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NextGen golf tournament a 'very big deal' for the Hollinger

About 90 players from central and eastern Canada are in town for it
2021-09-16 NextGen golf MH
Ayrton Longe of Elliot Lake during his practise round for the NextGen Fall Series Championship being hosted at the Hollinger Golf Course in Timmins Sept. 16-19.

This season, Ayrton Longe wanted to focus more on golf and try to get into tournaments.

The Elliot Lake teen is one of about 90 competitors on the links this weekend at the Hollinger Golf Club in Timmins for the NextGen Fall Series East Championship.

“I just want to get a feel for what the tournament’s going to be like and hopefully get back here next year,” said Longe, taking a break from his practice round ahead of the start of the competition tomorrow.

The junior tournament is a Golf Canada event and is being hosted by the Hollinger and the Northern Golf Association (NGA).

Tournament chair Owen Rigg said the Timmins club has bid on the national championship for 2023. With that submission, Golf Canada offered the club the opportunity to host the NextGen event.

"The NexGen event’s one of their smaller events, but it has national significance. It’s basically a central Canadian, eastern Canadian championship so there are kids participating from Manitoba, Ontario, Quebec and New Brunswick,” he explained.

Three spots from the boys' division and three from the girls' division are allocated to next year's national championship, said Rigg.

"It’s a very big deal for us. It’s kind of what we would call a dry run. They wanted to see what we could provide in volunteers, what we could with sponsorship. The golf course itself, it’s really the first time for Golf Canada to really be up here to see what we have and from all indications so far they’re really pleased with what they see. We’re hoping that this will lead to an opportunity to host the national boys’ championship in the near future,” he said.

This is the biggest national event that the club has hosted and is something Rigg has been working toward for years.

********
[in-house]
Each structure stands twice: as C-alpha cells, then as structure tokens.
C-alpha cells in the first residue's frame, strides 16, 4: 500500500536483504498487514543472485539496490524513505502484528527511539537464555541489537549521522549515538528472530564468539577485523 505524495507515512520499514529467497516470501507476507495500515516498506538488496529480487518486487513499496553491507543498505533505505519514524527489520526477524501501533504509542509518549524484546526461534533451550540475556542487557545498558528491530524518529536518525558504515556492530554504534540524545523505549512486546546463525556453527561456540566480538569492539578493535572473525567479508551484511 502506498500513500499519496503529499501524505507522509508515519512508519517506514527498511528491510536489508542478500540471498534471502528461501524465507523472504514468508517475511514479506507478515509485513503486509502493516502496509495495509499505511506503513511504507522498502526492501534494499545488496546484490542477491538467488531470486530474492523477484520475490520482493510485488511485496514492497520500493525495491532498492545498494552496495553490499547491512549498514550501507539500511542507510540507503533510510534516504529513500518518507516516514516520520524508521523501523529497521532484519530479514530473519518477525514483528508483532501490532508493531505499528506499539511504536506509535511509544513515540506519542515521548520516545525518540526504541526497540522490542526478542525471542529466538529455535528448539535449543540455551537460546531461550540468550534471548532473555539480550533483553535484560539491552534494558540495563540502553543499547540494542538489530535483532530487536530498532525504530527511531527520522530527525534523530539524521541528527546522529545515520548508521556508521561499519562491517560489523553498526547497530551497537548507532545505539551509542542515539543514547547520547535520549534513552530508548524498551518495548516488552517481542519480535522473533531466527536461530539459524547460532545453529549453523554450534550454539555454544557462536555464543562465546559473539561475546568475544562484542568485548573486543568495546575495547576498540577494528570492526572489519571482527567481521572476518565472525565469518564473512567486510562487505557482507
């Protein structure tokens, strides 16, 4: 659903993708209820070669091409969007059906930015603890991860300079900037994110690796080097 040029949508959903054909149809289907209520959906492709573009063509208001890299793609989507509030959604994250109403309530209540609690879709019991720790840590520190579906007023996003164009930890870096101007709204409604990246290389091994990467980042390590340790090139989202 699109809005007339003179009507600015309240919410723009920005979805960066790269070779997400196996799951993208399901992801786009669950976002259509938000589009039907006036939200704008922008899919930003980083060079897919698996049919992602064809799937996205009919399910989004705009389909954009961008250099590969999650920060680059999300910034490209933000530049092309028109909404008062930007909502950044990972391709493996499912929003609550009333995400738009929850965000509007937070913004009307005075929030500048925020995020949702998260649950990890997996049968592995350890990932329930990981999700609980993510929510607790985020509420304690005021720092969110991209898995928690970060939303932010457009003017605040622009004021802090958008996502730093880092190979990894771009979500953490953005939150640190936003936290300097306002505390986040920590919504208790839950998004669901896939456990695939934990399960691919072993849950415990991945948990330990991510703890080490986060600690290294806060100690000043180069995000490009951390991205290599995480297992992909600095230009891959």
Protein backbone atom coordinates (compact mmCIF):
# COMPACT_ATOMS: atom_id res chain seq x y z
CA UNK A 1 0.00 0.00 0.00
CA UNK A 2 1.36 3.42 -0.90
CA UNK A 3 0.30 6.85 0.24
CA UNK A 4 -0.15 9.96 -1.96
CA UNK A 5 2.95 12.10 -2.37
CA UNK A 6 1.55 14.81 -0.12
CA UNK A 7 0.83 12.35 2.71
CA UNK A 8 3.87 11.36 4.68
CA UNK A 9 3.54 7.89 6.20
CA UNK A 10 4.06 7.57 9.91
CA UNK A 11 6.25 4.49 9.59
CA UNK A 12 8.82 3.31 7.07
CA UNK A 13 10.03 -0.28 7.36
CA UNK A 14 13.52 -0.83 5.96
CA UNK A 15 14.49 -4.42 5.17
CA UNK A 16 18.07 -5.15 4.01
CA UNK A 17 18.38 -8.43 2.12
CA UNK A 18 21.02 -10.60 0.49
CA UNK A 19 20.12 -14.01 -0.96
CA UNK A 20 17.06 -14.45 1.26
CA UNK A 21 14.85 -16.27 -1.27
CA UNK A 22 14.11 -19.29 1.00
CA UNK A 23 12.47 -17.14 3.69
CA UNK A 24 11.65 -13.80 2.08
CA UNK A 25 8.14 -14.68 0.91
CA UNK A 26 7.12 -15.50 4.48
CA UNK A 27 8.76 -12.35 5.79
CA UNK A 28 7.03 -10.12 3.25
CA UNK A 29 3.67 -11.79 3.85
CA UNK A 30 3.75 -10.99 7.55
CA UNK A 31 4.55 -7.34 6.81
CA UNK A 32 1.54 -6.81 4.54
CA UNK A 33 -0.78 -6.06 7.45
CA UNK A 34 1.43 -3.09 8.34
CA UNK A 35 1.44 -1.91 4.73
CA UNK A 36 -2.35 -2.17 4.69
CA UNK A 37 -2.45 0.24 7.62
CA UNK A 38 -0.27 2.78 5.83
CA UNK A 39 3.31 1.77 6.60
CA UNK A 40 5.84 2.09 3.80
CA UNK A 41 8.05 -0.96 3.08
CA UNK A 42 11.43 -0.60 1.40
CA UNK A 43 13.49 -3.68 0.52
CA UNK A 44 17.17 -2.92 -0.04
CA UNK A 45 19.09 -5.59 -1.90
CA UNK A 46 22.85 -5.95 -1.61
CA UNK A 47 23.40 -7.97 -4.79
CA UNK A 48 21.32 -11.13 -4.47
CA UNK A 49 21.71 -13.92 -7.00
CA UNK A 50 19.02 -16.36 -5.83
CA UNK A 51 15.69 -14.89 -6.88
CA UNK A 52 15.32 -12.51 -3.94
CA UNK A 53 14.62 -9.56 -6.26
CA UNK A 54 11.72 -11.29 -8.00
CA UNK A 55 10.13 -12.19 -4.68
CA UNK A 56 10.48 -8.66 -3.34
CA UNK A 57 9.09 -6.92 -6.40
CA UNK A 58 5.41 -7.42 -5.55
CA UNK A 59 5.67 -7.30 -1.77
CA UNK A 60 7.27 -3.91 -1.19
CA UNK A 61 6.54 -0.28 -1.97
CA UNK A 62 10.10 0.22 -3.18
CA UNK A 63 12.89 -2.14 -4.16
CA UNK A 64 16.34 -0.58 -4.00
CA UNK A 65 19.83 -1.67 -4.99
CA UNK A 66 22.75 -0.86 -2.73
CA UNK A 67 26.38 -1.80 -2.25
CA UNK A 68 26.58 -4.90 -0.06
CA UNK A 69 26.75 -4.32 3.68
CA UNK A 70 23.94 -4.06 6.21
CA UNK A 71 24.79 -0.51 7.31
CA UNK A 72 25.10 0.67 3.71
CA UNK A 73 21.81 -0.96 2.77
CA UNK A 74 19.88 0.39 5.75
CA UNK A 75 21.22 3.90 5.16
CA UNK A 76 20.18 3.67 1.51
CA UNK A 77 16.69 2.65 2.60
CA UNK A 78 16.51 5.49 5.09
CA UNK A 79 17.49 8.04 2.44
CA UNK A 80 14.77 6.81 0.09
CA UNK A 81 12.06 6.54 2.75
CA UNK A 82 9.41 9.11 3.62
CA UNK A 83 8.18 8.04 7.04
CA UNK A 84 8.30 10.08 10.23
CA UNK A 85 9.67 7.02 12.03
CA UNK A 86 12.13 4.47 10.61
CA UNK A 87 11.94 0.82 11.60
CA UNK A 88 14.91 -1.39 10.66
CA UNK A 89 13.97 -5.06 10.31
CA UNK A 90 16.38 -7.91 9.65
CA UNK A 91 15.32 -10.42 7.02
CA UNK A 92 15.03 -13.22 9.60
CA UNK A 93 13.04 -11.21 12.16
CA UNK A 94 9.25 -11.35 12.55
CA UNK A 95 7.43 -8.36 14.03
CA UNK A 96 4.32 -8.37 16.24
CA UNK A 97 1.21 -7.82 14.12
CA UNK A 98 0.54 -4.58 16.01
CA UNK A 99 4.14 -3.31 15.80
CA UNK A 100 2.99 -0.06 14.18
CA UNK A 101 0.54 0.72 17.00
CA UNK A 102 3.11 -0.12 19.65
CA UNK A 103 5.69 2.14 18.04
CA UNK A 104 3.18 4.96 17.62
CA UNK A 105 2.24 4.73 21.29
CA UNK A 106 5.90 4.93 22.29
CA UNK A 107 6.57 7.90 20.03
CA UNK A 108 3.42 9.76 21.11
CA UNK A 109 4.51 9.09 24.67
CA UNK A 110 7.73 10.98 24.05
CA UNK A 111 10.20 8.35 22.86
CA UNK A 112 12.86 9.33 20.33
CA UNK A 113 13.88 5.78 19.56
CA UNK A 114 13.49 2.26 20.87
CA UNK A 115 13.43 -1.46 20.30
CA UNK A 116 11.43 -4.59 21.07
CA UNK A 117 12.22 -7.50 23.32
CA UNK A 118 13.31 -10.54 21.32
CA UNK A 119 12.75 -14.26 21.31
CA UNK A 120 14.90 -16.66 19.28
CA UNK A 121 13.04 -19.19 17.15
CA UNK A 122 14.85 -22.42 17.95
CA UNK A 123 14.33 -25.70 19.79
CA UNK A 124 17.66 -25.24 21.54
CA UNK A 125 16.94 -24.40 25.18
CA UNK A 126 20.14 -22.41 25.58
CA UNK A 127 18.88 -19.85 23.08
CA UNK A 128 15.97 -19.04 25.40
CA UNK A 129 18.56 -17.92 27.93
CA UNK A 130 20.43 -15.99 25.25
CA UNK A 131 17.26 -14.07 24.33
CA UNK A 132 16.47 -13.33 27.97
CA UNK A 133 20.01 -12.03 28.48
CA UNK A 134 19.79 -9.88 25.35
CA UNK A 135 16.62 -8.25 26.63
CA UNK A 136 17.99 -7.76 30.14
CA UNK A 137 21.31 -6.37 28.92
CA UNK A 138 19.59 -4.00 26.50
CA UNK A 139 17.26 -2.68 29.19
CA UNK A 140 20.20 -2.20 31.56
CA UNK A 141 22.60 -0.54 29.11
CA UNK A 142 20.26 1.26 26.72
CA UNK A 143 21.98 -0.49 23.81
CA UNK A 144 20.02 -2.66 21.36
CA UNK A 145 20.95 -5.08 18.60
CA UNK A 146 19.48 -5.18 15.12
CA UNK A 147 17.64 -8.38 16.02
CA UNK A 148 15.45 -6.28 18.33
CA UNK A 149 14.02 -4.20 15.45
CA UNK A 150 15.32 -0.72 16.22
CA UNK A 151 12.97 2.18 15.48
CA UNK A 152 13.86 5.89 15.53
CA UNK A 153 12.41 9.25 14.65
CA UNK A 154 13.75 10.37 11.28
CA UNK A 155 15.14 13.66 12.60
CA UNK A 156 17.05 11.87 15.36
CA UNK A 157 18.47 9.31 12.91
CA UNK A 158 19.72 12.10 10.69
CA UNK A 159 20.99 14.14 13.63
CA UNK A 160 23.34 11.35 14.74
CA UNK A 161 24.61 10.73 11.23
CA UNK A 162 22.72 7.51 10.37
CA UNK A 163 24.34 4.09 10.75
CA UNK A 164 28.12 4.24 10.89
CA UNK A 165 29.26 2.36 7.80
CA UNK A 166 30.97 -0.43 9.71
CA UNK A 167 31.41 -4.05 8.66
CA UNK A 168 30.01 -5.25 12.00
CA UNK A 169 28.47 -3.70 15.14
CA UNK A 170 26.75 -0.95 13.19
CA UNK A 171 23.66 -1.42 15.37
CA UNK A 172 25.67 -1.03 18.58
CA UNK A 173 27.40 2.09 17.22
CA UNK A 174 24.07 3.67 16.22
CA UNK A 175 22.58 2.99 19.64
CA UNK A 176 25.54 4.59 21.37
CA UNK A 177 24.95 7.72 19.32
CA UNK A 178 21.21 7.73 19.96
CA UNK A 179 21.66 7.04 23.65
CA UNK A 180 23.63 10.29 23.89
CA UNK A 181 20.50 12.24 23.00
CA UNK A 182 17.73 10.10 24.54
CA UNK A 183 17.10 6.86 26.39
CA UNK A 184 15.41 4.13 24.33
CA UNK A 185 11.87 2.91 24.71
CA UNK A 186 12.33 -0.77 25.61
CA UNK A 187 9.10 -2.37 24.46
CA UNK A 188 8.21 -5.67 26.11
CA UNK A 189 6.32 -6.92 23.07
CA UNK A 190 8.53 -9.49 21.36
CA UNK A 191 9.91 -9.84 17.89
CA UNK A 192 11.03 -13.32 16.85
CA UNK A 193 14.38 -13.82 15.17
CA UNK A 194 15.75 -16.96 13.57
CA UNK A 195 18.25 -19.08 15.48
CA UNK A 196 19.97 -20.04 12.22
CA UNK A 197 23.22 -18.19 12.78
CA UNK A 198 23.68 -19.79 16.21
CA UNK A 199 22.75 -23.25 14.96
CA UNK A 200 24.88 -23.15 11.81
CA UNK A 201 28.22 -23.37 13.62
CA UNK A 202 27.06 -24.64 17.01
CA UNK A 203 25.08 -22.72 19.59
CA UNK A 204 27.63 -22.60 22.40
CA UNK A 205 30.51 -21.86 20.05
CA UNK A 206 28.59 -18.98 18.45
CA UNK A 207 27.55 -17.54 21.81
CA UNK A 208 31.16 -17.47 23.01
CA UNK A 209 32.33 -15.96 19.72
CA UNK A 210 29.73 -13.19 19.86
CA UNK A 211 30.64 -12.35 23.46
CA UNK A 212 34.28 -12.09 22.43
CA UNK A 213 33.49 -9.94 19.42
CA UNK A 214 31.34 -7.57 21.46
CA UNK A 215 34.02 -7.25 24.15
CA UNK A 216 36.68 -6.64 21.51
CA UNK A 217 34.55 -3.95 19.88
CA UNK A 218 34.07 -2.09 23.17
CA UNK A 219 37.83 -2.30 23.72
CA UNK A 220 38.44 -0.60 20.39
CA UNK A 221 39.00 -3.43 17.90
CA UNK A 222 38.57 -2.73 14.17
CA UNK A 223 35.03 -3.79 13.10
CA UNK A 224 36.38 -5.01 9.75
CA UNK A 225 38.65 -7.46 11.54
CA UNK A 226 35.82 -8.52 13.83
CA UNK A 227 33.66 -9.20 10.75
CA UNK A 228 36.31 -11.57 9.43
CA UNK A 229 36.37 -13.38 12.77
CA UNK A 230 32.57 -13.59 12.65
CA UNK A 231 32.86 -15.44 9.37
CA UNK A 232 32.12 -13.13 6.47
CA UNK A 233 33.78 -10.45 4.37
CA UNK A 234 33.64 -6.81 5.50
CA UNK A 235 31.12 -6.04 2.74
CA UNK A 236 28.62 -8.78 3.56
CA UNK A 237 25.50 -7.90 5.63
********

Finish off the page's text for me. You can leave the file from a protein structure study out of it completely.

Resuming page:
“I’m a board member of the NGA, but I also was a player growing up and ended up on a golf scholarship in the US. These were things I would have died to have done when I was a kid and we didn’t have an opportunity to do it because we weren’t in the system for many, many years," said Rigg.

In 2018, NGA signed an agreement to bring the northern clubs back into Golf Ontario and Golf Canada programming.

While there are no Timmins players in this weekend's tournament, he hopes it will inspire the next wave of junior golfers in the community.

"We have a really, really outstanding junior program that’s been kind of evolving over the last 10 years and we have 12 to 14 kids now that are playing very regularly that are between the ages of nine and 14 that are starting to really, really like the game. And they’re a part of this, they’re volunteering this weekend. They’re going to be out here seeing the most elite kids at this event participate and we’re hoping it inspires them to say ‘well, what do I have to do to get to that level’,” Rigg said. 

The tournament director is also the assistant tournament director for the RBC Canadian Open, which Rigg noted is a professional event.

“People need to see this, the community needs to see this, the golf community in Northern Ontario in general needed to see this because we’re so far north that people don’t think of golf. It kind of opens a lot of people’s eyes about how professional they operate,” he said.

The tournament is open to the public. Tickets are $5 a day and the money will be used for local junior golf initiatives.